Our senior senator supported NAFTA, the trade agreement that sucked jobs out of this country and caused the shutdown of Fruit of the Loom factories in several Kentucky counties, which have yet to recover the thousands of jobs that went south. Remember Ross Perot’s allusion to “that sucking sound” from south of the border?

When those who say they voted for, or are likely to vote for McConnell, because of what he has done for Kentucky, ask them to name something, anything, that fits that category and that did not benefit him as well.

In 2014 McConnell was named the NRA’s “Defender of Freedom,” perhaps because of his constant refusal to allow gun control legislation to come to the Senate floor.

The final (we thought at the time) indignity that McConnell brought to his office was his denial of the appointment of Merrick Garland to the Supreme Court at the end of President Obama’s term. McConnell deliberately held up hearings on Garland for over nine months, claiming that the President should not be allowed an appointment during his last year in office. This was unprecedented and has brought undying shame on him for it, certainly an act for which he will be remembered by many, since it resulted in the Dobb’s decision upending abortion rights. And his reluctance to bring up Garland’s nomination didn’t deter him from rushing through the nomination of Amy Comer Barrett just 58 days before Biden was elected in November of 2020.

But just when it might have been thought that he couldn’t do anything more egregious, he comes to the end of his position as minority leader with an endorsement of a presidential candidate who has already been deemed by presidential scholars as the worst president in history, and who has declared that he will pardon those serving prison sentences for the assault on the Capitol on January 6th, 2021, the moment when McConnell was cowering in the basement along with his colleagues. Apparently, Mitch has forgotten his declaration that Trump was “practically and morally responsible” for the events of that day. (Although to be fair, he has tried to reconcile his endorsement by referring back to his January 25th comment that he would support the party’s nominee.) His conscience must be doing flip-flops on that one.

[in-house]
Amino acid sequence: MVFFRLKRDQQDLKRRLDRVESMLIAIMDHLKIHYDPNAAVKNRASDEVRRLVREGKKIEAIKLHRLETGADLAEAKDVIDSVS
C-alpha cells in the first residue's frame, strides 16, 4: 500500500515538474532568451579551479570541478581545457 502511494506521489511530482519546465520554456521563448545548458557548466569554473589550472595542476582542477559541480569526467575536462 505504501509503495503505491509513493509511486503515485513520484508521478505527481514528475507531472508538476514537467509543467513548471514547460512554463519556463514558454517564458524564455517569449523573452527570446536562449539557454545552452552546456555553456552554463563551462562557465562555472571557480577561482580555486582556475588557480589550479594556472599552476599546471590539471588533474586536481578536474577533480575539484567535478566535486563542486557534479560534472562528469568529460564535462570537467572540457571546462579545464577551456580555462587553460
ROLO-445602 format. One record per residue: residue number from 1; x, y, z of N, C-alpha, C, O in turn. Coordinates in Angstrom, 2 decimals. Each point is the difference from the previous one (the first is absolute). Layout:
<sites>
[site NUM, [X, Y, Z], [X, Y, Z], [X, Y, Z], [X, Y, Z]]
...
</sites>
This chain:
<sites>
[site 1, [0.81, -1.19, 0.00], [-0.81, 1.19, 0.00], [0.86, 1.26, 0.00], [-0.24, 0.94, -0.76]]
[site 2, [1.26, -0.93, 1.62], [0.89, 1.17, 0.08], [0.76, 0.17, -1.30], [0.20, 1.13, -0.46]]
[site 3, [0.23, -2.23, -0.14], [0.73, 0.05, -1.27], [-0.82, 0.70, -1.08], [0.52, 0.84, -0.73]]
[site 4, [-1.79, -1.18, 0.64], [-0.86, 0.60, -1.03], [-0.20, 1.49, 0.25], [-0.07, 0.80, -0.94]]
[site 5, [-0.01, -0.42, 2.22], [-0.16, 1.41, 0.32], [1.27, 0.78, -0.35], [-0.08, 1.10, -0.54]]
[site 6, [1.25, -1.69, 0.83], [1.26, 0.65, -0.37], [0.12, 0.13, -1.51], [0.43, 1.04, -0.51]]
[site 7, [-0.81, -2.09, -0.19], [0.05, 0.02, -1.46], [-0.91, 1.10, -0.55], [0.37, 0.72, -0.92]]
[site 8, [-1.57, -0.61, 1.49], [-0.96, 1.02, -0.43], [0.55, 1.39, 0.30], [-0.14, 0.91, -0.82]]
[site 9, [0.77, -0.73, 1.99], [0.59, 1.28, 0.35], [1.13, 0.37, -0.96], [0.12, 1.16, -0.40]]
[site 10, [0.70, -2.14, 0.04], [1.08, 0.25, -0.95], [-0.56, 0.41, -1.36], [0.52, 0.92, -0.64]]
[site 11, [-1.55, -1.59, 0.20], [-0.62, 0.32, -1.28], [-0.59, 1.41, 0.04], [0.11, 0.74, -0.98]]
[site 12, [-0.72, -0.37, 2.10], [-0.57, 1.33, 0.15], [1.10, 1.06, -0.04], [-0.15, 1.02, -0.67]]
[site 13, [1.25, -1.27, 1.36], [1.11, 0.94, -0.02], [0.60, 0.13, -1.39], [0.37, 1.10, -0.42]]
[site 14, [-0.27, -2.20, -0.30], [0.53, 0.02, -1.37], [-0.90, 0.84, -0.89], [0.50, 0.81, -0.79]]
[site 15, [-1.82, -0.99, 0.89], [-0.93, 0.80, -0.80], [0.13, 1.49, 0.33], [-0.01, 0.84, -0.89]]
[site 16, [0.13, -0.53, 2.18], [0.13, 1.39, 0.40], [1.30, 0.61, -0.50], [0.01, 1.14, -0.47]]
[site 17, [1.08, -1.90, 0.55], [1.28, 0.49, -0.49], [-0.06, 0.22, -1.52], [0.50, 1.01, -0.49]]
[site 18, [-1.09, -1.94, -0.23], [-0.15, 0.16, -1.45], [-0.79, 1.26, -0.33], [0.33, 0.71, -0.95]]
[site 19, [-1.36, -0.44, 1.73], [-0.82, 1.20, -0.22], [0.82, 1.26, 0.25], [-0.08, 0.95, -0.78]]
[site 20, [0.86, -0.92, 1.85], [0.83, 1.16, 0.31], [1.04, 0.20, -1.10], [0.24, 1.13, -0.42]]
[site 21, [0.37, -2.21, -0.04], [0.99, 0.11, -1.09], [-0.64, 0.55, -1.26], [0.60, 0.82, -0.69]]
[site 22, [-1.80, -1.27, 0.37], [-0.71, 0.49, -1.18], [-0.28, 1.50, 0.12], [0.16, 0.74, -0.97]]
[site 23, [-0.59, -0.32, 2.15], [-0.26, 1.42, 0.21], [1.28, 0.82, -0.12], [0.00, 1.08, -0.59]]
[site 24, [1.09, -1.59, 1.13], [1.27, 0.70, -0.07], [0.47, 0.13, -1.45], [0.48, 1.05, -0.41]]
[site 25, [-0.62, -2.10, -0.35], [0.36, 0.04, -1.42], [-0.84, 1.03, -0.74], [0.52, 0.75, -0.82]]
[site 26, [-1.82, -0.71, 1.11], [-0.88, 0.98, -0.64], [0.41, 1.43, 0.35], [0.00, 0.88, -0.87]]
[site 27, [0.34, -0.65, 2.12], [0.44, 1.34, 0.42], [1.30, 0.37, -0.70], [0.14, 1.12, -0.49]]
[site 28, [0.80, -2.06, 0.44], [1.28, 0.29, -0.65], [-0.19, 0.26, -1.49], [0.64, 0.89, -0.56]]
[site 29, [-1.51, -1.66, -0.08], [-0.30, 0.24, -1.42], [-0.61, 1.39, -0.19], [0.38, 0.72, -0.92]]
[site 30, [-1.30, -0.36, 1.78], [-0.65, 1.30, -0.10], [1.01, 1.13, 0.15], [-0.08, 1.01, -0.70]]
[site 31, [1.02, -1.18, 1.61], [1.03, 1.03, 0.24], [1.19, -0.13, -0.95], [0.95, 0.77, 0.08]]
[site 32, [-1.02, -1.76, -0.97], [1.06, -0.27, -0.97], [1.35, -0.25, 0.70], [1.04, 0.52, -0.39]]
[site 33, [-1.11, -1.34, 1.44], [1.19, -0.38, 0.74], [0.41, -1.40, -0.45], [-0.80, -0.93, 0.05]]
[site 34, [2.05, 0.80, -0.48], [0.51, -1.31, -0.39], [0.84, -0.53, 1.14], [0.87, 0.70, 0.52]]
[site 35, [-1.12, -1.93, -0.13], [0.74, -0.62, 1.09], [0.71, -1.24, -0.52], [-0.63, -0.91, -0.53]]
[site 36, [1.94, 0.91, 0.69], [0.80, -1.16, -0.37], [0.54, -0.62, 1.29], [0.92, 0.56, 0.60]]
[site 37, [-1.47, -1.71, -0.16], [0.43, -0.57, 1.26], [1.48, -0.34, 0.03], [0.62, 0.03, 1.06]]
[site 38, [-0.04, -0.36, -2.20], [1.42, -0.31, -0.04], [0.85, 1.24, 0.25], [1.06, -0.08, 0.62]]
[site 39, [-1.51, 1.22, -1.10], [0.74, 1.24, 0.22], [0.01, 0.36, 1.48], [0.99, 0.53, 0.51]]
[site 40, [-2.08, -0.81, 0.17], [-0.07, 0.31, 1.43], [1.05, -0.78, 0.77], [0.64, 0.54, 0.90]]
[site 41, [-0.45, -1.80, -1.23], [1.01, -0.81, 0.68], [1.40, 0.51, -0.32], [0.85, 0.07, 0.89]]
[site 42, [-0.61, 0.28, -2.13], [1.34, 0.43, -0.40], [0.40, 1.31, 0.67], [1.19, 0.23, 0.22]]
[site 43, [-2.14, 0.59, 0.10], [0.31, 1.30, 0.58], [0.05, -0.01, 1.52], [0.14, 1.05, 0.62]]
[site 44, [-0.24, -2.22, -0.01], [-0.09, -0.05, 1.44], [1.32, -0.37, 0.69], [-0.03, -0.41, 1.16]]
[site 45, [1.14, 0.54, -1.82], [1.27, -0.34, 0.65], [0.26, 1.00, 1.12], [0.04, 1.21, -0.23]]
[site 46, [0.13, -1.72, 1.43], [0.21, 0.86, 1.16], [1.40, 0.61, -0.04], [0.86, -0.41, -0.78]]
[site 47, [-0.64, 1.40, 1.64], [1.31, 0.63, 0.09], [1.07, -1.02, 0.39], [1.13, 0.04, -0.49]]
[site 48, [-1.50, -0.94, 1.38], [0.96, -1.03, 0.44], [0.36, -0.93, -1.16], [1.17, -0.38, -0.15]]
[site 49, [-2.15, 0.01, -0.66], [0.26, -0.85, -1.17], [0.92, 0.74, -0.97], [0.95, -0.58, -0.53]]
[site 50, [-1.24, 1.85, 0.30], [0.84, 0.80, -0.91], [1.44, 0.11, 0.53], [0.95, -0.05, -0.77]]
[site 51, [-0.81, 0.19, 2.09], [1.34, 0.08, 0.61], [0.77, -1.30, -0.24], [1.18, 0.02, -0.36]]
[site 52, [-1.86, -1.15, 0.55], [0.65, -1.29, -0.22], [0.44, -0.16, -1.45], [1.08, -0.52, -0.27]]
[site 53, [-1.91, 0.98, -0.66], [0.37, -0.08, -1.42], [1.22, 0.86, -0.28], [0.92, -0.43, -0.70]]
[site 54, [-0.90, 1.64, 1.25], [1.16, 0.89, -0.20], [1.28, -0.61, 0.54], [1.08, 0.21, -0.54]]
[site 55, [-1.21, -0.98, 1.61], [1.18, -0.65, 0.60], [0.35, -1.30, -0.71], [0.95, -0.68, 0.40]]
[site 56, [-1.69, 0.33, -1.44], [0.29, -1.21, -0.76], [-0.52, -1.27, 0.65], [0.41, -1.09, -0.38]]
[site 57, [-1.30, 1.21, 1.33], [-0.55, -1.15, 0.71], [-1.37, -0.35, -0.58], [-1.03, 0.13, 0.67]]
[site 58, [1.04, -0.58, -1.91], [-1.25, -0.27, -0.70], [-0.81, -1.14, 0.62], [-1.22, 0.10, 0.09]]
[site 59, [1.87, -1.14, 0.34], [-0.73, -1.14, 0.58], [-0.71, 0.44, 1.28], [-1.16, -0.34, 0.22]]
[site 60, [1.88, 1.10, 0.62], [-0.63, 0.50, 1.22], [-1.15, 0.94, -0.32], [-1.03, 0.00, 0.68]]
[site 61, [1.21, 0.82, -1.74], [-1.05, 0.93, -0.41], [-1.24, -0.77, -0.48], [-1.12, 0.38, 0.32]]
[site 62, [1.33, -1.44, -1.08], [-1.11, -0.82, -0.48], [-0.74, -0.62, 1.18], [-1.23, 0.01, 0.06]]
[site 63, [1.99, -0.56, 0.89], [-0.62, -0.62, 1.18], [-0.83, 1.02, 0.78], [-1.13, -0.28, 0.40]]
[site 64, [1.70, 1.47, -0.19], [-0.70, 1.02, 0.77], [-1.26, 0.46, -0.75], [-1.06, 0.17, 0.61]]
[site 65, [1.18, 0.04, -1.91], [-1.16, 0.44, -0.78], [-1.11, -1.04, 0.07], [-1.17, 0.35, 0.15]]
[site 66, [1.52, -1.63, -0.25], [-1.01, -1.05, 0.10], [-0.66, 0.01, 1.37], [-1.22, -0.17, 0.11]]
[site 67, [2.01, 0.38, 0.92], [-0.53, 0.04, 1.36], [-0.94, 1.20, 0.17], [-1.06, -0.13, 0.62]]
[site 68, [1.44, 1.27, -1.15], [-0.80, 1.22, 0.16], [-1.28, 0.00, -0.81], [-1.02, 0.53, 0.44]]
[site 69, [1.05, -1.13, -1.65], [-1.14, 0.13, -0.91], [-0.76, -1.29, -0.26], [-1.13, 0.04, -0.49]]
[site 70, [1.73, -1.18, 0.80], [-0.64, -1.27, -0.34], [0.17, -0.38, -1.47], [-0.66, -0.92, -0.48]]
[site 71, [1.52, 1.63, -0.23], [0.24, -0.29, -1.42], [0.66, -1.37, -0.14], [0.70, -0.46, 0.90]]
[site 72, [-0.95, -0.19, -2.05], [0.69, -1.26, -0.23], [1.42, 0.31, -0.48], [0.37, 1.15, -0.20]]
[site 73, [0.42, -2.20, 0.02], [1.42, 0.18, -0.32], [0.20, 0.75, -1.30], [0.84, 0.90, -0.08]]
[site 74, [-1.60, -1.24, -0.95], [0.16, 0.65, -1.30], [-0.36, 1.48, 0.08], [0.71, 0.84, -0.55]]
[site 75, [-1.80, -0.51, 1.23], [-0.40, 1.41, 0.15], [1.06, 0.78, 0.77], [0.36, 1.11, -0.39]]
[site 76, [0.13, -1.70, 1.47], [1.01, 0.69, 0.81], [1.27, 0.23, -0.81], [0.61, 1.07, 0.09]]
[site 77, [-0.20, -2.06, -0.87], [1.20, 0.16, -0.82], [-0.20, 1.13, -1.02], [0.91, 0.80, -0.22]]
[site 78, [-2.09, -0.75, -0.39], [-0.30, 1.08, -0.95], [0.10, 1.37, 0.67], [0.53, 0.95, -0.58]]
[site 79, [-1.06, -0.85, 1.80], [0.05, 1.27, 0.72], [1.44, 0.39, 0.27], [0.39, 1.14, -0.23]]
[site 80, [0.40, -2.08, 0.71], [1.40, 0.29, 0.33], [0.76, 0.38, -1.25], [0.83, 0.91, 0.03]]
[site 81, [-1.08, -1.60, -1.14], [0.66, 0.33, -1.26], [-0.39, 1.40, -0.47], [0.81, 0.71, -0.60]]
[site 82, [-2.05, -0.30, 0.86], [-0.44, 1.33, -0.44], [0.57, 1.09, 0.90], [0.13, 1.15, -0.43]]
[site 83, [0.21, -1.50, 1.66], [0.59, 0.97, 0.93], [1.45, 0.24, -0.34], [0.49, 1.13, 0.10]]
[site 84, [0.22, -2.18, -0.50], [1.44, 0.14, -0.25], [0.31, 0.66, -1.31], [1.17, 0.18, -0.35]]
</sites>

Some have labeled McConnell a “leader.” A true leader has qualities that obviously don’t reside with the Senator. In fact, he could be more accurately described as “a wind sock,” someone who moves with whichever way the wind is blowing when those gusts work to his own advantage.

Only twelve senators have ever served longer than Mitch McConnell and if he remains to the end of his present term in 2026, he will overtake three of those. It’s hard to believe that the founders ever considered a position in government to be a lifetime commitment. In fact, Jefferson commented, “Whenever a man has cast a longing eye on [offices] a rottenness begins in his conduct.” 

How appropriate.

So, for all those who want to heap plaudits on the Senator, please do so elsewhere.  I’m not buying.

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Written by Chuck Witt. Cross-posted from WinCity Voices.